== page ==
“A terrace is what my grandma called it. It used to be all covered outside with carving. We had a major overhaul in 1976-77 – the stoves and all the carvings were taken apart. And this is my green house. In spring my wife grows seedlings for our dacha, but I haven’t done anything for three years. But actually it was great here; I even used to sleep here in summer”. Several years ago we had the idea to add a mezzanine to expand the living space but we didn’t manage to get the necessary permission.
“The windows are modern. I installed them seven or eight years ago. I did it myself! If they had been installed by a company, I’d have had to pay over 12 thousand for each window. I asked them: “What if I buy them and install myself?” “It’s 5100 then”. So I saved quite a large sum of money that way. I didn’t do it all at once of course, one by one… The windows were as old as the house itself, that’s why I changed them all”.
Living in a wooden house you can feel like the owner not only in your house, but in the yard too. Two houses of the mansion had their own yard with household outbuildings. Over time the buildings were demolished. During the construction of the high-rise building nearby a wooden fence with gates was restored and the yard was improved. Now the yard is closed, it is used only by the householders – it’s their parking lot. There is not a lot of space left because of the cars but the Goldbergs manage to make an ice slide here for the kids in winter.
Brothers Goldberg opened the first car repair shop in Irkutsk
Brothers Goldberg constructed the first motor barge in Irkutsk, rearranging the motor from the car that also was first in the city
The piano of Grigory Alexsandrovich’s mother was transferred to the Museum of the city of Irkutsk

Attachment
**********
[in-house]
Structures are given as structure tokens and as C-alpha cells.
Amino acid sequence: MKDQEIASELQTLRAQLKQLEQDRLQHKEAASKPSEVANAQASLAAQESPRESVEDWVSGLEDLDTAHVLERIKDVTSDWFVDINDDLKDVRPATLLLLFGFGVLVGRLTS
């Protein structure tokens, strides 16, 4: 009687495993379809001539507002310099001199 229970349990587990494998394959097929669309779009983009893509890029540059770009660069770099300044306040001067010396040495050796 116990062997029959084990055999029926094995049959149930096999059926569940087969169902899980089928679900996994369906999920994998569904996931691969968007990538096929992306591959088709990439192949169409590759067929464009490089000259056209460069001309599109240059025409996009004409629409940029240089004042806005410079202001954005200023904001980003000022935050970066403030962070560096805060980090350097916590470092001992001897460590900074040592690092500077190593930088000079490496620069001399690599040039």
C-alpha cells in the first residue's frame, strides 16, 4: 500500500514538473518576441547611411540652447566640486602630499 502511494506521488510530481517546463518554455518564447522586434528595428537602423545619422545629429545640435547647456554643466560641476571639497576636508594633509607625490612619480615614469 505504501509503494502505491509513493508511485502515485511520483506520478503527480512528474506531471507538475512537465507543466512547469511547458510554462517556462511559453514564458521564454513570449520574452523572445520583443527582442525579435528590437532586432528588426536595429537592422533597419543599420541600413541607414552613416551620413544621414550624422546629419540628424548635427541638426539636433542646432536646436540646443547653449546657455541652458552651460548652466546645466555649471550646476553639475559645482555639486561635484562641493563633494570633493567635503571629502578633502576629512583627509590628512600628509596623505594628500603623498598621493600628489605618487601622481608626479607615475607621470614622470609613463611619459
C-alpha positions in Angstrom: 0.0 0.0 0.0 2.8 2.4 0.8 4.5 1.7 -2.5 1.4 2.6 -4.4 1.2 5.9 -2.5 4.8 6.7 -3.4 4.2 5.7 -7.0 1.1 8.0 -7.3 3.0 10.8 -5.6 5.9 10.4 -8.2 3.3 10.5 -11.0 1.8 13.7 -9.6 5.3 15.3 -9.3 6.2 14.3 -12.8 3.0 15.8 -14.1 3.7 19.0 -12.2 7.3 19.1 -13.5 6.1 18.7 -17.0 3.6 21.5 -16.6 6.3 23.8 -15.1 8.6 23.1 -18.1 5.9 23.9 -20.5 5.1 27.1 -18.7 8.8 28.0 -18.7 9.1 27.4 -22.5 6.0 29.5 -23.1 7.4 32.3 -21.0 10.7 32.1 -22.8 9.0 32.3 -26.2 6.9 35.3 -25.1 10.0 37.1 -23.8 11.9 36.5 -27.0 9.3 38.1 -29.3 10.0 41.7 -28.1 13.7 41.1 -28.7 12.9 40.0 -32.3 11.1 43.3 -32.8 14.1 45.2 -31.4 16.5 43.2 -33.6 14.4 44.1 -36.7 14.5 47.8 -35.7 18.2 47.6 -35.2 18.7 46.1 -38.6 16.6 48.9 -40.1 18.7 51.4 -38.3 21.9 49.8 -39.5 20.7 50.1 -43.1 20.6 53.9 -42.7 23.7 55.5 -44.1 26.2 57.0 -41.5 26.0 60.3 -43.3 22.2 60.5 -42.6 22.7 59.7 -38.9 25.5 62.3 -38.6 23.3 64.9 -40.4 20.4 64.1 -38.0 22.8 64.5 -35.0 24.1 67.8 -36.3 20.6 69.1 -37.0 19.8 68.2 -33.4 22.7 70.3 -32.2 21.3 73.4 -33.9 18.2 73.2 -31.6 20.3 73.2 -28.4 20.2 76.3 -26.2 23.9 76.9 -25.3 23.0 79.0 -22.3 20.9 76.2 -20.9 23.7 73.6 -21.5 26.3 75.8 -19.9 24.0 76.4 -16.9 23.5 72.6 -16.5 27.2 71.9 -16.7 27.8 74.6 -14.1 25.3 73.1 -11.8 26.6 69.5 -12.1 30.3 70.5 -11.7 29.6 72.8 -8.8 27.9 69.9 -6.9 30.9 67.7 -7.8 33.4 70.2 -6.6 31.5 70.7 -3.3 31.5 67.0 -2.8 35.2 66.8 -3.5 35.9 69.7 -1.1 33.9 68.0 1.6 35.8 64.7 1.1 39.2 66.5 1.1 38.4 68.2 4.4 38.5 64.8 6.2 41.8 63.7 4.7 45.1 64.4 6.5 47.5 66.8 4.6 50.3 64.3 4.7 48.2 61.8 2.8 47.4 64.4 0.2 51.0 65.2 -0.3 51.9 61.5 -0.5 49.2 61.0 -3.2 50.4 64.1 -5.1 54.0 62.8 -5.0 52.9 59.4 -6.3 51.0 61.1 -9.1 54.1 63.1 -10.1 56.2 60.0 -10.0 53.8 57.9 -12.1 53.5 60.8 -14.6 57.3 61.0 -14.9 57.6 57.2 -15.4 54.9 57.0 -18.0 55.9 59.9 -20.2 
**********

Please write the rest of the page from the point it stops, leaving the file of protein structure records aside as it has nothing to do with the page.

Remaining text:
The café “At Granny’s” is located in the very center of town, in a small three apartment house. In 1987 Alexandra Nikolaevna Sedych sold her house in Usol’e-Sibirskoe and moved to Irkutsk after her daughter. She bought a one-room apartment in a wooden house not far from a clinic. Her daughter with children lived in a different district but later moved to her. In the nineties they had to earn a living so they started to bake pies and sell them to the workers of nearby offices, later they expanded a bit and offered lunches as well.
Olga, a granddaughter: “Slowly we started to expand it. We used to live here, to cook lunches here too and to deliver them from here too. People started to ask: “Let’s put a table here, we want to dine here”. That was it: from 2001 we decided to make a café for sure. We opened “a window to Europe” (a doorway), and added an annex. With that annex we had a whole… the legal proceedings lasted a whole ten years before we got permission to register it. That was it, slowly-slowly…”
Liubov Gennadievna, a daughter: “The flat became no longer a living space and turned into a café. We had difficulties getting permission for the cafe and later with remodeling the flat: the house turned out to be a newly discovered building of historical heritage. First we tried to do everything on our own, to arrange it, but we failed. Only a lawyer was able to resolve our conflicts”.
According to Olga they had no problems with utility systems: “The heating was in place already. We put in hot and cold water. We started with the kitchen, put a sink in, and air extraction…All on our own, everything, we did everything with our own hands. Slowly step by step it turned in to a cafe”.
Olga: “It is harder here. The building is old: everything moves all the time, the flooring cracks. So we have to do repairs more frequently, keep an eye on the facade. This year we renewed the facade, once the roof began to leak – so we changed it all. There are expanses”. Besides façade renovations flower beds were arranged by the house, in two years’ time a major overhaul is planned, and in the summer of 2017 a summer terrace will be opened. The cultural heritage status complicates the process as the facades cannot be covered over so a dismountable marquee has to be installed.